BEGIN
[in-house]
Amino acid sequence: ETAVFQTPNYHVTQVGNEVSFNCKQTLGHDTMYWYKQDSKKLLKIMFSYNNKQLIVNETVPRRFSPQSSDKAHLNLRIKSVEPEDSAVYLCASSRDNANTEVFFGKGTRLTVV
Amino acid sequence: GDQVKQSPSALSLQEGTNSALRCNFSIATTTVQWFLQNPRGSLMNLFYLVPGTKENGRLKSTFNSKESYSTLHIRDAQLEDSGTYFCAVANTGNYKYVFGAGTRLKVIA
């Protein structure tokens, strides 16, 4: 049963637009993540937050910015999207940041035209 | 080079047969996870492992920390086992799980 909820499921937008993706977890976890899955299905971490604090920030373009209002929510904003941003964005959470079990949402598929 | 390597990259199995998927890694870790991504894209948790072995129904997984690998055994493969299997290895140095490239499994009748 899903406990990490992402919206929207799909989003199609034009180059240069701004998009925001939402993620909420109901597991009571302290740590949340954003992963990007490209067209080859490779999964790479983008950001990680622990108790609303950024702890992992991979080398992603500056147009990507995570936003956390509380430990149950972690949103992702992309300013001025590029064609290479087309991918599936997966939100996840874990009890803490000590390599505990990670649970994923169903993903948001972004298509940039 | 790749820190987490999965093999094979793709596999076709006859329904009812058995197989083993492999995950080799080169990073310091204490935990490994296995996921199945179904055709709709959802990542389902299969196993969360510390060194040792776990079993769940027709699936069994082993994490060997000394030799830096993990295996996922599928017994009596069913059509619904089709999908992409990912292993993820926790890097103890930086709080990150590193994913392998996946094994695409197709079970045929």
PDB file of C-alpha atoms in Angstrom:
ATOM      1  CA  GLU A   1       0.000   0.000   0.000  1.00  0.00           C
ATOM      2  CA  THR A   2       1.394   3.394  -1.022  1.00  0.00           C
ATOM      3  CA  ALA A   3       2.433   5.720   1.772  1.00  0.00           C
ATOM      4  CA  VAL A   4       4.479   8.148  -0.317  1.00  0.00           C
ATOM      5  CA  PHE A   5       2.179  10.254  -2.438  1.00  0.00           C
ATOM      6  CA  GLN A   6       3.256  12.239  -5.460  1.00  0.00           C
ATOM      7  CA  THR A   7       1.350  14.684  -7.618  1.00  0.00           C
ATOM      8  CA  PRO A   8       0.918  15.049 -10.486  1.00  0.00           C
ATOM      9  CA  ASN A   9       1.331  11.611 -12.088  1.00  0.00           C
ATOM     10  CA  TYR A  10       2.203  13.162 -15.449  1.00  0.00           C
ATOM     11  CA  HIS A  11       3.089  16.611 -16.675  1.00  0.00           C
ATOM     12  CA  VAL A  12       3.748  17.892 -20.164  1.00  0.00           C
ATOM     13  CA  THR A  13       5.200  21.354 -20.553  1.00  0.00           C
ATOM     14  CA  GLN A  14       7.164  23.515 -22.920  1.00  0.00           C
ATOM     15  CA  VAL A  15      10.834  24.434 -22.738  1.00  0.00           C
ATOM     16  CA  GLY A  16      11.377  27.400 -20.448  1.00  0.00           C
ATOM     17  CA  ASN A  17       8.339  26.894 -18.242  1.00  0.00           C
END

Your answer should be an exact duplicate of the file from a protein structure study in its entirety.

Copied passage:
[in-house]
Amino acid sequence: ETAVFQTPNYHVTQVGNEVSFNCKQTLGHDTMYWYKQDSKKLLKIMFSYNNKQLIVNETVPRRFSPQSSDKAHLNLRIKSVEPEDSAVYLCASSRDNANTEVFFGKGTRLTVV
Amino acid sequence: GDQVKQSPSALSLQEGTNSALRCNFSIATTTVQWFLQNPRGSLMNLFYLVPGTKENGRLKSTFNSKESYSTLHIRDAQLEDSGTYFCAVANTGNYKYVFGAGTRLKVIA
């Protein structure tokens, strides 16, 4: 049963637009993540937050910015999207940041035209 | 080079047969996870492992920390086992799980 909820499921937008993706977890976890899955299905971490604090920030373009209002929510904003941003964005959470079990949402598929 | 390597990259199995998927890694870790991504894209948790072995129904997984690998055994493969299997290895140095490239499994009748 899903406990990490992402919206929207799909989003199609034009180059240069701004998009925001939402993620909420109901597991009571302290740590949340954003992963990007490209067209080859490779999964790479983008950001990680622990108790609303950024702890992992991979080398992603500056147009990507995570936003956390509380430990149950972690949103992702992309300013001025590029064609290479087309991918599936997966939100996840874990009890803490000590390599505990990670649970994923169903993903948001972004298509940039 | 790749820190987490999965093999094979793709596999076709006859329904009812058995197989083993492999995950080799080169990073310091204490935990490994296995996921199945179904055709709709959802990542389902299969196993969360510390060194040792776990079993769940027709699936069994082993994490060997000394030799830096993990295996996922599928017994009596069913059509619904089709999908992409990912292993993820926790890097103890930086709080990150590193994913392998996946094994695409197709079970045929």
PDB file of C-alpha atoms in Angstrom:
ATOM      1  CA  GLU A   1       0.000   0.000   0.000  1.00  0.00           C
ATOM      2  CA  THR A   2       1.394   3.394  -1.022  1.00  0.00           C
ATOM      3  CA  ALA A   3       2.433   5.720   1.772  1.00  0.00           C
ATOM      4  CA  VAL A   4       4.479   8.148  -0.317  1.00  0.00           C
ATOM      5  CA  PHE A   5       2.179  10.254  -2.438  1.00  0.00           C
ATOM      6  CA  GLN A   6       3.256  12.239  -5.460  1.00  0.00           C
ATOM      7  CA  THR A   7       1.350  14.684  -7.618  1.00  0.00           C
ATOM      8  CA  PRO A   8       0.918  15.049 -10.486  1.00  0.00           C
ATOM      9  CA  ASN A   9       1.331  11.611 -12.088  1.00  0.00           C
ATOM     10  CA  TYR A  10       2.203  13.162 -15.449  1.00  0.00           C
ATOM     11  CA  HIS A  11       3.089  16.611 -16.675  1.00  0.00           C
ATOM     12  CA  VAL A  12       3.748  17.892 -20.164  1.00  0.00           C
ATOM     13  CA  THR A  13       5.200  21.354 -20.553  1.00  0.00           C
ATOM     14  CA  GLN A  14       7.164  23.515 -22.920  1.00  0.00           C
ATOM     15  CA  VAL A  15      10.834  24.434 -22.738  1.00  0.00           C
ATOM     16  CA  GLY A  16      11.377  27.400 -20.448  1.00  0.00           C
ATOM     17  CA  ASN A  17       8.339  26.894 -18.242  1.00  0.00           C